Hello There! How is your day going thus far? Are you aware that today is not only full of unofficial observances such as World Baking Day and Pack Rat Day, but it is also an honest-to-goodness bonafide holiday! What holiday is it, you ask? Welp, it's Norwegian Consititution Day! Also known simply as Sittende Mai (May 17th), Norwegian Constitution Day takes place around the world on May 17th.
On May 17, 1814 Norway signed its Consititution to avoid being ceded to Sweden after a devistating defeat during the Napoleonic Wars. The celebration of this day began spontaneously by students to who psyched to have their Norway back! For a long time King Karl Johan actually banned the celebrations, thinking that the gatherings were an act of revolt or rebellion. It took many many years for Constitution Day to be established as a holiday. In 1864 the first Childrens Parade took place.
Childrens Parades are a key event for any Sytennde Mai celebration. Children march around the community, often wearing traditional Norwegian garb and holding Norwegian flags while singing the National Anthem "Ja, vi elsker dette landet". In addition to parades, there are many other celebrations including parties, musical performances, speeches, food and yes, even lutefisk! Celebrations take place all across Norway in larger cities such as Oslo, Kristiansand and Bergen, and in smaller towns such as Akser and Ullensaker. Syttende Mai is also celebrated by many Norwegian immigrant communities in the United States and across the world. Stoughton, Wisconsin; Petersburg, Alaska; Brooklyn, New York; and Seattle, Washington all have large Norwegian communities and celebrate Syttende Mai in a big way! Scotland, Sweden, and New Zealand also have large celebrations.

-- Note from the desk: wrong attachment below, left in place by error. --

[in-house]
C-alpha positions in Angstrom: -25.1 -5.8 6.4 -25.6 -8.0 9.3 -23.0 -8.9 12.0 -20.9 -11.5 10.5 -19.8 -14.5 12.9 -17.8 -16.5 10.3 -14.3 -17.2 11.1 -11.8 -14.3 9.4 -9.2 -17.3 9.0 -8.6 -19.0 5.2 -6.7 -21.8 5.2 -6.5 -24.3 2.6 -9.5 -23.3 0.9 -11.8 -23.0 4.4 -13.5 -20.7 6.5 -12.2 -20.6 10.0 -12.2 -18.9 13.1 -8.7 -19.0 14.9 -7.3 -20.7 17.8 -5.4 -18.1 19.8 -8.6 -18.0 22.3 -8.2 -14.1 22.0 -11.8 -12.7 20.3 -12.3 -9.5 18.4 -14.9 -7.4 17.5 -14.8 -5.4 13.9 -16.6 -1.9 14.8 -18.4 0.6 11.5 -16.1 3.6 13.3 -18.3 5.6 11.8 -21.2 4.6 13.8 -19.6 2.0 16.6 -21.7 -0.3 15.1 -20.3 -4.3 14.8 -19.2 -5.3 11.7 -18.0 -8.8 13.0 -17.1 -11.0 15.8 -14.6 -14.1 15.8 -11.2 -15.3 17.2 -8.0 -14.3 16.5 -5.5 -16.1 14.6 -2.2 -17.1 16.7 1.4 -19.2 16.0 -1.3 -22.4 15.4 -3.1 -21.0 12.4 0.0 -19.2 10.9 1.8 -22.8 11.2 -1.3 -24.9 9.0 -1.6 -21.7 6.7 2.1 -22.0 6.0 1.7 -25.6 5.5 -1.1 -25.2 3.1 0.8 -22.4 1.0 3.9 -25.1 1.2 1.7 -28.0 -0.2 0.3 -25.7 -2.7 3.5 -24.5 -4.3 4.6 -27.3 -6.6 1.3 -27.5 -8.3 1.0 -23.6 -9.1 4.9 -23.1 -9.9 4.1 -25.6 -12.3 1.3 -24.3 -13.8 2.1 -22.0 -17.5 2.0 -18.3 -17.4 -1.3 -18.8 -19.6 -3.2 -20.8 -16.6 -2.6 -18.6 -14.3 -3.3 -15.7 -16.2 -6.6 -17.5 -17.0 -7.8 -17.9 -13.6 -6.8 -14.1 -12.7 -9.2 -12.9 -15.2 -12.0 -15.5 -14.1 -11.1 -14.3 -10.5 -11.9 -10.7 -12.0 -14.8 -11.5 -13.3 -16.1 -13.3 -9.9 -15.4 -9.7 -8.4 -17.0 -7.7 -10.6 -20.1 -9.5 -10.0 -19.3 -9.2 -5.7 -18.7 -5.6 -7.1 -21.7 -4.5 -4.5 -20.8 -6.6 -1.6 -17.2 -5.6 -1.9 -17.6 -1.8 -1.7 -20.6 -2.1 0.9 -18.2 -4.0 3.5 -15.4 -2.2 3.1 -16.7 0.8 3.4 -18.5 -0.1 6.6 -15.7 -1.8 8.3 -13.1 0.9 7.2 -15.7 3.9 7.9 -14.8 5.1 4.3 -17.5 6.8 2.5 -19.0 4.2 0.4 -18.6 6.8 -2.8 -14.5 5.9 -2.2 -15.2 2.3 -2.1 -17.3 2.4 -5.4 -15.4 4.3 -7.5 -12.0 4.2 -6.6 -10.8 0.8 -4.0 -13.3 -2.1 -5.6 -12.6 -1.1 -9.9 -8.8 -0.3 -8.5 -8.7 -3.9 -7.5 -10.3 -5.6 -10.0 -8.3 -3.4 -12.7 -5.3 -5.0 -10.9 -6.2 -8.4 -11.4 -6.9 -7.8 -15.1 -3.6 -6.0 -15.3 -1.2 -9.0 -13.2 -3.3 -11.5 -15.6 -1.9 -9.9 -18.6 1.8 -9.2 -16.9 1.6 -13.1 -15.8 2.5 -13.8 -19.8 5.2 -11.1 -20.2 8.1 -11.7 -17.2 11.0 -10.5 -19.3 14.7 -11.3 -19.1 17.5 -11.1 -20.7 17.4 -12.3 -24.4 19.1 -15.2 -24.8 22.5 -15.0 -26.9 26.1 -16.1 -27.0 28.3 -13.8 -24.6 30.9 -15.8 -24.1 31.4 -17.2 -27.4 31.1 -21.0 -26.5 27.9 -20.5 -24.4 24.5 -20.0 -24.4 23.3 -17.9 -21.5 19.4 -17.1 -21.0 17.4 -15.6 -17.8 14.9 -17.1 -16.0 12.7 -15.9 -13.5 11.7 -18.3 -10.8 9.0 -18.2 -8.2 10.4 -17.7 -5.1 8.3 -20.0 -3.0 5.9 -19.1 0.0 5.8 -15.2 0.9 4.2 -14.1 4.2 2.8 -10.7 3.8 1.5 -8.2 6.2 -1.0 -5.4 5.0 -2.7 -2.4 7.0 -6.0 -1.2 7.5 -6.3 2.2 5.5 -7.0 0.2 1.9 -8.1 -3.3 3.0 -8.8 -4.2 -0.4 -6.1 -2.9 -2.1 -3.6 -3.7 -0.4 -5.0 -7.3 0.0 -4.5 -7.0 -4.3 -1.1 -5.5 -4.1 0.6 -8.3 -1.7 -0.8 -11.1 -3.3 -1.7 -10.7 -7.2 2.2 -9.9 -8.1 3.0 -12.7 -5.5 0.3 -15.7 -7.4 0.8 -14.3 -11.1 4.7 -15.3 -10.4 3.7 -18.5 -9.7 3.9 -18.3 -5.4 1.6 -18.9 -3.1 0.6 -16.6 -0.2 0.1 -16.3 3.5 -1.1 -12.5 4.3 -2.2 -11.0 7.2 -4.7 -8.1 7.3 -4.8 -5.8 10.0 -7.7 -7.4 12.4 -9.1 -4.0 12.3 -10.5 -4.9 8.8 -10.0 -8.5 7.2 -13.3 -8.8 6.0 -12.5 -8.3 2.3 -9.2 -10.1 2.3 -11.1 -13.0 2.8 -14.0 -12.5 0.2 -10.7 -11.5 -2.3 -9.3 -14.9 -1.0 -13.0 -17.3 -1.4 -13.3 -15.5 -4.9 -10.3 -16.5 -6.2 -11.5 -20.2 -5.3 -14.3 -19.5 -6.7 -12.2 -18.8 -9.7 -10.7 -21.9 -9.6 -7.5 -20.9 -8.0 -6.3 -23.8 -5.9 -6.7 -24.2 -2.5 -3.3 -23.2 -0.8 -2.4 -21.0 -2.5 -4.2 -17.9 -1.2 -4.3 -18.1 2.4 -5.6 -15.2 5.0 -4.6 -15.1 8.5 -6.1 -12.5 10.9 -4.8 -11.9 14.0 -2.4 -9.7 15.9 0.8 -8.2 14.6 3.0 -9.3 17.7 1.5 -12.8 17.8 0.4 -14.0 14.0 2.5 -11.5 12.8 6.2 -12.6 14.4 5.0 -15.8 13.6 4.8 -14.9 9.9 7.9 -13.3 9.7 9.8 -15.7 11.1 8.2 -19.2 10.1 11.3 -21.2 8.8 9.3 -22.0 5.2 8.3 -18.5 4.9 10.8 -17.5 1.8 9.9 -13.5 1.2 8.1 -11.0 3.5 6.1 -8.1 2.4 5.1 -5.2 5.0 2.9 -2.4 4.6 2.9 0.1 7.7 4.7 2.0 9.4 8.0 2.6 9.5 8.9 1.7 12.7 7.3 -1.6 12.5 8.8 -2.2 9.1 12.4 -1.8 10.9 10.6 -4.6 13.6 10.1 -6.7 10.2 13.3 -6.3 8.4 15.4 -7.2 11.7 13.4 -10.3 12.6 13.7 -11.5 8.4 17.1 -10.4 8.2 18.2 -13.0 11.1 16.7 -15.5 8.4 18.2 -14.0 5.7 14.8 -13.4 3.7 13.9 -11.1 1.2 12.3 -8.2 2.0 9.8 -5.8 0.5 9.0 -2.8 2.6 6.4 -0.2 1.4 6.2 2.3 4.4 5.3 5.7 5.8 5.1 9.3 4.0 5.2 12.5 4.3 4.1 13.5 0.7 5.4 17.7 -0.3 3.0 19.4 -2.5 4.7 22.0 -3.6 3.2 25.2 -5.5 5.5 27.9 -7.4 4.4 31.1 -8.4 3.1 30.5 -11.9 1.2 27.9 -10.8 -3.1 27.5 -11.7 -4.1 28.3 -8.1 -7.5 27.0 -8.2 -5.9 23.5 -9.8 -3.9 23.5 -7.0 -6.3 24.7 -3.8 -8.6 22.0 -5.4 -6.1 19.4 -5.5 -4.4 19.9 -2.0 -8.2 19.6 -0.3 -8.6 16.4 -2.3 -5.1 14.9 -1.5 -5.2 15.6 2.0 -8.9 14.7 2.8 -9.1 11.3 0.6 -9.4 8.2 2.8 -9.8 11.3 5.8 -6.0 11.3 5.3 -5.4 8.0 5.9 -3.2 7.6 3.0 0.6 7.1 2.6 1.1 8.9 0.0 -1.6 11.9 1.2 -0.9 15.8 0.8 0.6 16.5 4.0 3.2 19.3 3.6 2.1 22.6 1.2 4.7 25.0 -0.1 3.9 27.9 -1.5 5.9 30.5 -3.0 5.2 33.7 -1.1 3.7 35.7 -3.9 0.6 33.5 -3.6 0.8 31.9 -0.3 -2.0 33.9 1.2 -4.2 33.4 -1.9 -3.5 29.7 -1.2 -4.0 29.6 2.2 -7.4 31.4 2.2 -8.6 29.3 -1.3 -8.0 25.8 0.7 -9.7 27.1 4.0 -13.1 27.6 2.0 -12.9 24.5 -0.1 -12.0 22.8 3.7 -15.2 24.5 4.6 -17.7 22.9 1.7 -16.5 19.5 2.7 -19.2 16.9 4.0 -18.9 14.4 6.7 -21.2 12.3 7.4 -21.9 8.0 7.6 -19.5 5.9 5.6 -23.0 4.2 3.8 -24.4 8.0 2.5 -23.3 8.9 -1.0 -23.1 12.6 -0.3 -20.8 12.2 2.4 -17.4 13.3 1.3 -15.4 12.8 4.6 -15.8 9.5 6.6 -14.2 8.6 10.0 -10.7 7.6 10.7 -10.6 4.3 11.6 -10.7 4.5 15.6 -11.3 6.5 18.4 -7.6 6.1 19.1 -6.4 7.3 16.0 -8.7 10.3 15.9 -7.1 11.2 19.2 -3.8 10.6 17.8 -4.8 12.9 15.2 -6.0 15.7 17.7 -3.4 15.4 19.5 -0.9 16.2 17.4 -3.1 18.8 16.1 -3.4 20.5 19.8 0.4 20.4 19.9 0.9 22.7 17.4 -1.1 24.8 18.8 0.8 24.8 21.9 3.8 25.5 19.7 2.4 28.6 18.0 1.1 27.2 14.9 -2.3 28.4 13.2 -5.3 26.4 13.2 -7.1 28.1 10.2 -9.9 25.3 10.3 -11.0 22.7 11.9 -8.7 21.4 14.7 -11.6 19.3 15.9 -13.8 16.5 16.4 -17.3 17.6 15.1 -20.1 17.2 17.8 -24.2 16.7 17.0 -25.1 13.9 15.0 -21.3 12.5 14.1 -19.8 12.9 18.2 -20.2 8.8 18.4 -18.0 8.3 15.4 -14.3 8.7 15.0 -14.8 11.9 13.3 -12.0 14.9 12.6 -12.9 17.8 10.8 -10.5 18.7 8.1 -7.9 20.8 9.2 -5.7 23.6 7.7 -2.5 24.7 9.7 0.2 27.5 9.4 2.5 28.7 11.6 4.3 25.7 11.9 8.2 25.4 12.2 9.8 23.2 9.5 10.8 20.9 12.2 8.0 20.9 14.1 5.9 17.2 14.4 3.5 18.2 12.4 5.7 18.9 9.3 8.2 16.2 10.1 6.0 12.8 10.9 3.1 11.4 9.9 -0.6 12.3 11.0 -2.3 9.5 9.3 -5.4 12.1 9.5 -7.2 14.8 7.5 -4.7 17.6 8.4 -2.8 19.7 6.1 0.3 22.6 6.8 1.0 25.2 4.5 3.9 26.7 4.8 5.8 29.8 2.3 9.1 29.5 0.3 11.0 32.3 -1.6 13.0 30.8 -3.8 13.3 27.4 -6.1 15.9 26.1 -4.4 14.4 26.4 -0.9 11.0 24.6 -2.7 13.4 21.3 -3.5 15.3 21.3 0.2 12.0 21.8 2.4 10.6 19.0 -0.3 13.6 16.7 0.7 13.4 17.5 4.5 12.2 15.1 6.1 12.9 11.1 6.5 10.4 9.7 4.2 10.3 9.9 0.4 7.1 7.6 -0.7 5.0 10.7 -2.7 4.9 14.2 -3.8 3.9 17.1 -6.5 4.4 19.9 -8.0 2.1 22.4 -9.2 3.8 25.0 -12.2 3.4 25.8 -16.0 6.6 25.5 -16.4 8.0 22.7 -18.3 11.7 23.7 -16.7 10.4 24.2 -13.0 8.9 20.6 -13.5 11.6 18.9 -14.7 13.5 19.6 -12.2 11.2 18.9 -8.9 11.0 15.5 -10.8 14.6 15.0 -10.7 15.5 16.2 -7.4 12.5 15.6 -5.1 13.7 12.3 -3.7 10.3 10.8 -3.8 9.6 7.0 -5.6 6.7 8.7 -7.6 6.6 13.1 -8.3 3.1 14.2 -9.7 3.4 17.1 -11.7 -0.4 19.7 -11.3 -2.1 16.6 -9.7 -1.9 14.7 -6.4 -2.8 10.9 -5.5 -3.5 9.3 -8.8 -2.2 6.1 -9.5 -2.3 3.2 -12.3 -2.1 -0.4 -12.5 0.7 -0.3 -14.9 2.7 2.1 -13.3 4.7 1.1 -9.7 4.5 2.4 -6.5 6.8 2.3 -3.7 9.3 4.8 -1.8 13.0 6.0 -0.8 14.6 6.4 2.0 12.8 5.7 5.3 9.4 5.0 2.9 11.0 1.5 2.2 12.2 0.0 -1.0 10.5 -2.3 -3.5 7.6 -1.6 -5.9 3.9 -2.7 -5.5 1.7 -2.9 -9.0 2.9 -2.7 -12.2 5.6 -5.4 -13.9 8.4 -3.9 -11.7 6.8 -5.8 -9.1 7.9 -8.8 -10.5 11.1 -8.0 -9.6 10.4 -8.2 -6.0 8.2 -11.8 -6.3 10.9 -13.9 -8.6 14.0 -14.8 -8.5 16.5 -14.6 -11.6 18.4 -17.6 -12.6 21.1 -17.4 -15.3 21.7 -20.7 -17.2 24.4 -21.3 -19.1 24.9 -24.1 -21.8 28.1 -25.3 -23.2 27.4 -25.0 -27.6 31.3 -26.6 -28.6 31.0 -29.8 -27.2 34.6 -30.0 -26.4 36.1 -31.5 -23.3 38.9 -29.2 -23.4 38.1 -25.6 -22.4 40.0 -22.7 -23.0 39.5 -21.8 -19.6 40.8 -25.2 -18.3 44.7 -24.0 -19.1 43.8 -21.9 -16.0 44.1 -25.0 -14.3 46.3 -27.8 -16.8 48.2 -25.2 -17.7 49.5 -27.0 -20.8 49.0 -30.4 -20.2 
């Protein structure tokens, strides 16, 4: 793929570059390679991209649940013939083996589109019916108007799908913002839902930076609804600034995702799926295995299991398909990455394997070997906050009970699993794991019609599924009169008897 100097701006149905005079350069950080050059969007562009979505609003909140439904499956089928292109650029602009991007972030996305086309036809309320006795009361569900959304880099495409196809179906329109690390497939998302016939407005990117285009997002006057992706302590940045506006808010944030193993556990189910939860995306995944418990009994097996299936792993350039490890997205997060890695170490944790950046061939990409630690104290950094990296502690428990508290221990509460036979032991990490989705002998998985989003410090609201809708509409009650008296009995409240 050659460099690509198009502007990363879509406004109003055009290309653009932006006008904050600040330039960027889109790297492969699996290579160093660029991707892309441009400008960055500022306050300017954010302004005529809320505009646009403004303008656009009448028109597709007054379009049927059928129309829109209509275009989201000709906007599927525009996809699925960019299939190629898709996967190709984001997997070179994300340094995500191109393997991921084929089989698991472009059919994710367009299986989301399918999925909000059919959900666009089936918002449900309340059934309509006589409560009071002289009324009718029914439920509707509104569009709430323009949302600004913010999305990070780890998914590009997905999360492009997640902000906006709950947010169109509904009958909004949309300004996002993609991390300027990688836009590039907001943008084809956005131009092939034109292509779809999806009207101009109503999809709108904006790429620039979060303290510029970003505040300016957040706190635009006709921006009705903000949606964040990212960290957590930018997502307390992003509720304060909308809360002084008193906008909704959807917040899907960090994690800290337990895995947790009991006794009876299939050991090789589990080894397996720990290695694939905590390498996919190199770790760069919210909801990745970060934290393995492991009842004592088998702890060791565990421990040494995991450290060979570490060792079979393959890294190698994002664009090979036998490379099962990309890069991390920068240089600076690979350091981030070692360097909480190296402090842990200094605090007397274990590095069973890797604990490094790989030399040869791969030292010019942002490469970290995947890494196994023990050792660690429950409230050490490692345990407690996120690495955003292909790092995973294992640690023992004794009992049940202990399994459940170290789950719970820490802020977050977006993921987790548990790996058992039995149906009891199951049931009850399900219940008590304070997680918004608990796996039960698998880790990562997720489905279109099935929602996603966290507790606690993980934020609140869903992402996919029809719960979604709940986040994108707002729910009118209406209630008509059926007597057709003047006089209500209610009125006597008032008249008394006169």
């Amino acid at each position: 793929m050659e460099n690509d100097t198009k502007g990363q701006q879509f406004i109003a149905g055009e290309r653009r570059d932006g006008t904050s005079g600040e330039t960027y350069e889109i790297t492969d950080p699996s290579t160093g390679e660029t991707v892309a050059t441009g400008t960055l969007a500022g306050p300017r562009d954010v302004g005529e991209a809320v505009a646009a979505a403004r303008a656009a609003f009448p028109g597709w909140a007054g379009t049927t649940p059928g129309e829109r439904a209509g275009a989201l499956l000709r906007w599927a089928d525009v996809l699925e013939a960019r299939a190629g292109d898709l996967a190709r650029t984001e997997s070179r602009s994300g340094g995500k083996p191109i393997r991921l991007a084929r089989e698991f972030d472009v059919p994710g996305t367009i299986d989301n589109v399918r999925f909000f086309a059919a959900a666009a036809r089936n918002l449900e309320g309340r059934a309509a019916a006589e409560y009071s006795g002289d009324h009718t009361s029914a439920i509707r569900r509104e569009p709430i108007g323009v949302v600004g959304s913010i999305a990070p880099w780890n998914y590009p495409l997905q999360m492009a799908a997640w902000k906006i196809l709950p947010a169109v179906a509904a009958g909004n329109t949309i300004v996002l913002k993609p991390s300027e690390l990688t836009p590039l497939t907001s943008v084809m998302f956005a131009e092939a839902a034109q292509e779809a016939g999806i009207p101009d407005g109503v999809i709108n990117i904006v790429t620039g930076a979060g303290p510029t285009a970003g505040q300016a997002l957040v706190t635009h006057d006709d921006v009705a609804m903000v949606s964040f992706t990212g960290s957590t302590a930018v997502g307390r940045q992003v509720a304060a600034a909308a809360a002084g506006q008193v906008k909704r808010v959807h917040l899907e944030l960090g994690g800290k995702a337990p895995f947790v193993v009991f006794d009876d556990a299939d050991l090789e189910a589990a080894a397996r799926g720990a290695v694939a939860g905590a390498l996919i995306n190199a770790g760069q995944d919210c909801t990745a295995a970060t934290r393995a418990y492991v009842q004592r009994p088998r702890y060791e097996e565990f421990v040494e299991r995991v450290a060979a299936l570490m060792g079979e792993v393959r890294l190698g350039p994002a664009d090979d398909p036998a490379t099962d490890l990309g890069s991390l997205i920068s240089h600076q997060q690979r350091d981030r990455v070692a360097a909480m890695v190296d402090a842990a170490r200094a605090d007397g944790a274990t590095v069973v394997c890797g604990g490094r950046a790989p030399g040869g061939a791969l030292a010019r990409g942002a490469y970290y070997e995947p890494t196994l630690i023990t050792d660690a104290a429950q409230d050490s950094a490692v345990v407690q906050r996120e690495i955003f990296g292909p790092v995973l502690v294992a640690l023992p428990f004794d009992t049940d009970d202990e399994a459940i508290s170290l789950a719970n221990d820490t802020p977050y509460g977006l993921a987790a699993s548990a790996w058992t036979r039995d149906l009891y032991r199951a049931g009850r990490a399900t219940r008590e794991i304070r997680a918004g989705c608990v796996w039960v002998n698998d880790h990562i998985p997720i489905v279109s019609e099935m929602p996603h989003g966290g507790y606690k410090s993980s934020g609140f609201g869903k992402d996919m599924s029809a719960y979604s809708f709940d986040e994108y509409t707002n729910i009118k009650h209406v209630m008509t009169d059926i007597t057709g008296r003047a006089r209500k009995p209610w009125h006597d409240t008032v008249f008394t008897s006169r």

Syttende Mai is about celebrating Norways Independence, but it is also about inclusion and diversity. Young and old, rich and poor, those from near and far... all are welcome! So go find a Syttende Mai celebration near you today and say a rousing "Hep Hep!" for Syttende Mai!